Monday, February 2, 2009

Krugman: "Bailouts for Bunglers"

Some of the highlights:
“Say I’m a banker and I created $30 million. I should get a part of that,” one banker told The New York Times. And if you’re a banker and you destroyed $30 billion? Uncle Sam to the rescue!


We can’t afford to squander money giving huge windfalls to banks and their executives, merely to preserve the illusion of private ownership.
Read the rest here. Obama's verbal scolding of the 'excessive' bonuses of Bank executives (whose 'private' institutions were recently injected with tens of billions of taxpayer money) seems to have been little more than an attempt to prepare the groundwork for a new round of bailouts (rather than nationalizations) of large banks on the verge of collapse. The first line of Krugman's op/ed is painfully clear about what's happening: If you waste immense quantities of someone else's money, according to logic of the Obama Administration you get a check for billions more dollars (preceded, of course, by a brief verbal chiding from the President).

Normally when a bank is in need of capital they sell stock to investors in return for ownership shares in the returns.
But apparently this isn't how it should work if taxpayers are the ones providing the capital. Bank owners should get to keep all of that money, says Geithner, because to demand joint ownership would mean, *gasp* that the banks would be (in part) publicly owned. According to Geithner, “we have a financial system that is run by private shareholders, managed by private institutions, and we’d like to do our best to preserve that system.” But who is "we"? I imagine that the current owners of BoA, Chase, et. al would love to "preserve that system" (i.e. would love to continue to receive gifts (ungodly sums of money) from the Federal Government with no conditions that they relinquish control/management or any of the potential returns from the gifts they've recieved).

But what on earth, at this point, is private about these institutions? If having private ownesrhip and private shareholders, as such, is all that the Administration cares about then why not keep public funds and institutions quarantined from them in order to maintain the sacred aura of 'privateness' preserved in these shining beacons of 'free' market glory? Because the collapse of these financial institutions will cause widespread public suffering for many millions of people whose jobs, incomes, health, savings, etc depend on the health of these financial behemoths. So, any Obama or Bush administration advocate of bailouts will tell you, the motivation to bailout these huge banks has to do with (at bottom) supposedly 'public' concerns to preserve the livlihood, welfare, incomes, savings, health of millions of Americans who have no direct involvement or connection to the financial sector or these institutions.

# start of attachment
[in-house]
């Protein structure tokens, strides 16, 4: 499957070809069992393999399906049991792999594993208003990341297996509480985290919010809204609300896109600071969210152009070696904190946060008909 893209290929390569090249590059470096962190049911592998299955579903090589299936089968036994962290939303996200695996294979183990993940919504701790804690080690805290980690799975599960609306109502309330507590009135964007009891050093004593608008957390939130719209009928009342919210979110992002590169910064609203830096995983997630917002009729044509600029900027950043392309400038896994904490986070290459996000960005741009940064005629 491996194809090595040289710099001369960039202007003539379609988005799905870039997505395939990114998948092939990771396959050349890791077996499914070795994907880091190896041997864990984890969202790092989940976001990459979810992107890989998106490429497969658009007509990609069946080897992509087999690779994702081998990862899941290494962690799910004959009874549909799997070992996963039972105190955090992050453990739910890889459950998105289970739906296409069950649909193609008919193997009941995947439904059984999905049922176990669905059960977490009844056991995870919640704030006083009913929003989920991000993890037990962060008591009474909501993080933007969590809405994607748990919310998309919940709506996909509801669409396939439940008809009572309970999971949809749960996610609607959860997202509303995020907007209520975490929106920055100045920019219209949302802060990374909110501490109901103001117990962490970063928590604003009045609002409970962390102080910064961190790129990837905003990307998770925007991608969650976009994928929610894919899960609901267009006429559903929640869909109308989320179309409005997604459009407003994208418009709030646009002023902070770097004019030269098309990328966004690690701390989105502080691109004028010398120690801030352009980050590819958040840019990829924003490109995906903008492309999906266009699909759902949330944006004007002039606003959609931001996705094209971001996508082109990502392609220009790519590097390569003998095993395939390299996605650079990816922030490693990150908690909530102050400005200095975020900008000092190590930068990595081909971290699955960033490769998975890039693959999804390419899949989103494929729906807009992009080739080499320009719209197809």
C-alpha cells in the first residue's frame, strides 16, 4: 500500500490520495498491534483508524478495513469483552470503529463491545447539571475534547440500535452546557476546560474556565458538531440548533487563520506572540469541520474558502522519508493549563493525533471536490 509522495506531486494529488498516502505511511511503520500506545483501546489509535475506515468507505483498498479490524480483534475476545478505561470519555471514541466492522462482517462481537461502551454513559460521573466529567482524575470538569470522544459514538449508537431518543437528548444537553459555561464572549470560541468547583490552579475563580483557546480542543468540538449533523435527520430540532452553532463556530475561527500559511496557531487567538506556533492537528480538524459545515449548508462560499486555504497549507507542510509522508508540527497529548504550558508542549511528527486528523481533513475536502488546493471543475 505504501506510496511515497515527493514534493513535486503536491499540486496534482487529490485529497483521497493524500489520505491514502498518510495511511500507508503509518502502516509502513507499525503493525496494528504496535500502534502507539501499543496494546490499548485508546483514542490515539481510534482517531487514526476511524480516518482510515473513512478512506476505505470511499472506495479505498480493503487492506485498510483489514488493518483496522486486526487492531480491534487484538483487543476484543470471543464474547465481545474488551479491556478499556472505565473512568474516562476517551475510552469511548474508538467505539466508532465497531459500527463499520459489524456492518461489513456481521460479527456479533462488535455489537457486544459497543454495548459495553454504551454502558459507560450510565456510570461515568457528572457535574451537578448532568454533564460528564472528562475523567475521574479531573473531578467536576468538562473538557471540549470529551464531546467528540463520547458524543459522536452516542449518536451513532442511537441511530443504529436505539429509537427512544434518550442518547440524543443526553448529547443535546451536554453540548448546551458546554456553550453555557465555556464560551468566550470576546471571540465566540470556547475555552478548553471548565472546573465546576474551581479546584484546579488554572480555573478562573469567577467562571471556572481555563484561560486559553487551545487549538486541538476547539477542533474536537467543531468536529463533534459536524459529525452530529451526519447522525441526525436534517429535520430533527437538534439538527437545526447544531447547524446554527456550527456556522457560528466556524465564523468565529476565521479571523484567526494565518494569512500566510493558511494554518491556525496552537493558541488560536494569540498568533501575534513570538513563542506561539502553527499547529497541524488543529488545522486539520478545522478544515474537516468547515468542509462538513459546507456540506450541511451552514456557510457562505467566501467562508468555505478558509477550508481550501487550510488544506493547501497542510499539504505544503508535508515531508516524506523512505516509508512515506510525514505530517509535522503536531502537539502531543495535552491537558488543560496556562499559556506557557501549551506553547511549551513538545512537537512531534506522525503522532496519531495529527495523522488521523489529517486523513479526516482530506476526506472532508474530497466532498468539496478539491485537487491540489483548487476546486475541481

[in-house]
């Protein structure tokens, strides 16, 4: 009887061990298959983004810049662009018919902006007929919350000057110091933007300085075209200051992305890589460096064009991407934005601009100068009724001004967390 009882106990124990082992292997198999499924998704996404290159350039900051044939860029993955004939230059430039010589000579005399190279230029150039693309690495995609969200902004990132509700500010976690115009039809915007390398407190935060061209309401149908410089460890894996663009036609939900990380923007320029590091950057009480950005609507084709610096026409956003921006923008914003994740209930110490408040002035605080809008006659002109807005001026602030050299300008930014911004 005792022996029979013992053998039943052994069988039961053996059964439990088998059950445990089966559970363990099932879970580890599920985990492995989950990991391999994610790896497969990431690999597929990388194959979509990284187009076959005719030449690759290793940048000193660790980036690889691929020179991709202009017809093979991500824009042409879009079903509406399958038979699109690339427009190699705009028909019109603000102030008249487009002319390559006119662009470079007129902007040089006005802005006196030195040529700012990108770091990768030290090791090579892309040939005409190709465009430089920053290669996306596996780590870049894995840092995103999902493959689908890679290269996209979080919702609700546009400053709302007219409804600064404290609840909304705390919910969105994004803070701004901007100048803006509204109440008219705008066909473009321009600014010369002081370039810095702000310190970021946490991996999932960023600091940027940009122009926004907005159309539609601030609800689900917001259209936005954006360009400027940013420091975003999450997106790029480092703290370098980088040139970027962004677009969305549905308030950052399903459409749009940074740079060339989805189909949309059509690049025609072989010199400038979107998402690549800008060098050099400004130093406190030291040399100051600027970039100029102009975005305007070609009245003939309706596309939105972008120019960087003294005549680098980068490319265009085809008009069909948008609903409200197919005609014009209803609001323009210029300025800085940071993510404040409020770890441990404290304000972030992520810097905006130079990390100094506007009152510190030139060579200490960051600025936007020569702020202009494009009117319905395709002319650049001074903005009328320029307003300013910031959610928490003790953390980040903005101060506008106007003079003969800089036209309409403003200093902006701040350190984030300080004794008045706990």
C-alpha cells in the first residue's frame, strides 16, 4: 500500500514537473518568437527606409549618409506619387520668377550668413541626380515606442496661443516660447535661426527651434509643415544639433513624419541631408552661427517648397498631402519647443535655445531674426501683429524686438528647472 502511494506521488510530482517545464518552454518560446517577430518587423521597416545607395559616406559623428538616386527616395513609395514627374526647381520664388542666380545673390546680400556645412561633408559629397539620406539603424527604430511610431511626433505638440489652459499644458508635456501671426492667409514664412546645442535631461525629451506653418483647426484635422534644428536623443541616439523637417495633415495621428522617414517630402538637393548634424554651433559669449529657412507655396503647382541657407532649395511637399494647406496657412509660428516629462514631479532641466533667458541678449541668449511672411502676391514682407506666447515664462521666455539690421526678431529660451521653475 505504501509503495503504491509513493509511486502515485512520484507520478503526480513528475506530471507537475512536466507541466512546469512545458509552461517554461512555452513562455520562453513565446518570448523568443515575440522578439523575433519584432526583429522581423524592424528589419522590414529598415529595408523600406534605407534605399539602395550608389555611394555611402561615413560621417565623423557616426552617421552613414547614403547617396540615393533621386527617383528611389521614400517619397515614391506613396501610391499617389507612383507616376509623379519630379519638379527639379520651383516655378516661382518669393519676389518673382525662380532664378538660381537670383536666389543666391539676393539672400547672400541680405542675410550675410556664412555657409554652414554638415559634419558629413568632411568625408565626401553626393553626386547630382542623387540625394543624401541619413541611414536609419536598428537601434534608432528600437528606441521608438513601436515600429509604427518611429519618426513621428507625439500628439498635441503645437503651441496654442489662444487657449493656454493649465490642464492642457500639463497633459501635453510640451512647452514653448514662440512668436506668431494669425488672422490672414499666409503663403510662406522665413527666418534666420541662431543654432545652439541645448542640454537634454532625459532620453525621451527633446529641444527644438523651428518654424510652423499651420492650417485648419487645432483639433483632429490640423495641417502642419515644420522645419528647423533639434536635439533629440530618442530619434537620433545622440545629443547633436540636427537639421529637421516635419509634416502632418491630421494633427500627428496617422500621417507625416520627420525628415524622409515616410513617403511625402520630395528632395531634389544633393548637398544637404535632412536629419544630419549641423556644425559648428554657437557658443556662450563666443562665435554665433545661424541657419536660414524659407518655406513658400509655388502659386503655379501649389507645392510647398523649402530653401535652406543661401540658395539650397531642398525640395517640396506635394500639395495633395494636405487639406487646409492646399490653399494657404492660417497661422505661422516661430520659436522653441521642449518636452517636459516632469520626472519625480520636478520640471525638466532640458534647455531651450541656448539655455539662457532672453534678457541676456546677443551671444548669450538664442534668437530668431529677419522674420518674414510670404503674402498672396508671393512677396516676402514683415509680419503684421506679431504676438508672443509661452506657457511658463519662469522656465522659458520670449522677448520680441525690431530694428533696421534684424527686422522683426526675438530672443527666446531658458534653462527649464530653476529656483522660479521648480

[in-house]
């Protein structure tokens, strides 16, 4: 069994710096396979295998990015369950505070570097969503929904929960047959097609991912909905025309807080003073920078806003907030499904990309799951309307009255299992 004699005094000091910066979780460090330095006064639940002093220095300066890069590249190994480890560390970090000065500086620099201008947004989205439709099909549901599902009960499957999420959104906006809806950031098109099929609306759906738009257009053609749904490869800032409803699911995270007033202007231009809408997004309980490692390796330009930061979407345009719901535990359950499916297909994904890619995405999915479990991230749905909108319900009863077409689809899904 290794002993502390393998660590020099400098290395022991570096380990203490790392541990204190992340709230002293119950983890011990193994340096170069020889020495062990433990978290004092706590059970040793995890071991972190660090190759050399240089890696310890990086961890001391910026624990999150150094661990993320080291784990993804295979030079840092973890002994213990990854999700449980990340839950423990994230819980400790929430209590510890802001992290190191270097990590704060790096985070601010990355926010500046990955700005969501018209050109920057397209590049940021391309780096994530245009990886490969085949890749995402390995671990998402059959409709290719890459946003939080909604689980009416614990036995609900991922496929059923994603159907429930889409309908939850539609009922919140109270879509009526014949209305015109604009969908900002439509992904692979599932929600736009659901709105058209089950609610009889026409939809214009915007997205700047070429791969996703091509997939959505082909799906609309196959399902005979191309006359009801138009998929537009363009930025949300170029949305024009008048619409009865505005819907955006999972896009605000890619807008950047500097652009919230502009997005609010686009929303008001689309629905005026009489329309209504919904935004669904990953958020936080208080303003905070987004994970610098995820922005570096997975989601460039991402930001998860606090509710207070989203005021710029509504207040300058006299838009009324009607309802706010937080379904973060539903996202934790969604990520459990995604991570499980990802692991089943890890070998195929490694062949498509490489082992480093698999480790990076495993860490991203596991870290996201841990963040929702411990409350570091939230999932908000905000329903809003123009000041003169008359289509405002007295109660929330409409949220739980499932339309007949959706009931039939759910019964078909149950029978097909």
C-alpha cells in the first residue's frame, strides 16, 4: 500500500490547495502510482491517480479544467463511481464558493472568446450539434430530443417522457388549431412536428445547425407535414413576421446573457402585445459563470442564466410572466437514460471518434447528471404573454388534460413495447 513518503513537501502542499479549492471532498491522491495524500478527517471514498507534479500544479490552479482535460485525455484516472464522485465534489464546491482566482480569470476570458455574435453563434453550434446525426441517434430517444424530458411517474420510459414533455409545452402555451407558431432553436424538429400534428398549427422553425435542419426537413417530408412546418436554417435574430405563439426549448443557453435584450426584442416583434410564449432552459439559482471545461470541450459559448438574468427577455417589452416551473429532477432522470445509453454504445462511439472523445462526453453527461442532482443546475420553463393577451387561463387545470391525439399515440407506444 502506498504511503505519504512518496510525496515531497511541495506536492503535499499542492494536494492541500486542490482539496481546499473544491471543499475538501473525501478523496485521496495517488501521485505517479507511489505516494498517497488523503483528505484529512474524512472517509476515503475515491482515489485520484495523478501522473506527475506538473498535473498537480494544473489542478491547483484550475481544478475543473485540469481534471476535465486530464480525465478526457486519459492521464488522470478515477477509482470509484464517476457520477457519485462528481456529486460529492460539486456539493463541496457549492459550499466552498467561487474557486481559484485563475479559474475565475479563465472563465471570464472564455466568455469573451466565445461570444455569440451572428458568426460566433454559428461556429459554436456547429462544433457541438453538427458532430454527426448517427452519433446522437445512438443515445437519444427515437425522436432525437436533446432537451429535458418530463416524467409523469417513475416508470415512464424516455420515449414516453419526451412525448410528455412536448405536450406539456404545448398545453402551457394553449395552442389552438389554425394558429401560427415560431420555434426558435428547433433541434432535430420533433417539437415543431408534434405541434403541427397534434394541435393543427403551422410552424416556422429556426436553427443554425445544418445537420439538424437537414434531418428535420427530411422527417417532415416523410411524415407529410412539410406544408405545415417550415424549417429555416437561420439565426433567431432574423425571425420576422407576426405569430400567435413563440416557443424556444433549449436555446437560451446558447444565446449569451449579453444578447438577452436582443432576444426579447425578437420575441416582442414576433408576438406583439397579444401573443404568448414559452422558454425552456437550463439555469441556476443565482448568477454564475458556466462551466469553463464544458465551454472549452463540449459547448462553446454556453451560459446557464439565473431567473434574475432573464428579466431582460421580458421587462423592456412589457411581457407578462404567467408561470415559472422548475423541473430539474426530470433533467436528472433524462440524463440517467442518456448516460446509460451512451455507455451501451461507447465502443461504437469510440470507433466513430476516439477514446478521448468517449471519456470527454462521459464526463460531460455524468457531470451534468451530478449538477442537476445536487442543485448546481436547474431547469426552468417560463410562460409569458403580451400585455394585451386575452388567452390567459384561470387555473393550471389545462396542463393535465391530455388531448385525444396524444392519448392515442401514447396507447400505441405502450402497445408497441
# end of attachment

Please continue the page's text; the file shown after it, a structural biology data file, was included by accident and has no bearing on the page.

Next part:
But, any sane person would ask, why then all the bullshit rhetoric about 'preserving private ownership'?

I say nationalize them, expropriate all company holdings, and offer the newly unemployed executives entry-level jobs (i.e. teller, cashier) in the new public institution to be erected on the ashes of their private racket.

1 comment:

Jack Reylan said...

The mastermind of the whole financial crisis is Bloomberg board member Arthur Leavitt, Sandford Weill's partner at Cogan Berlind Weill & Leavitt, now known as Canned Grief With Madoff. Sandy Weill hired Clinton pal Bob Rubin at Citigroup just after he got him to repeal Glass Steagall by eliminating Al Damoto to avenge Hillary. Arthur Leavitt repeatedly used Bernie Madoff's services while he headed the Securities and Exchange Commission for Clinton because Madoff grew up in Rockaway with Weill. Now Clinton Rhodes classmate Bob Reich will get to exploit all of this to eat what is left.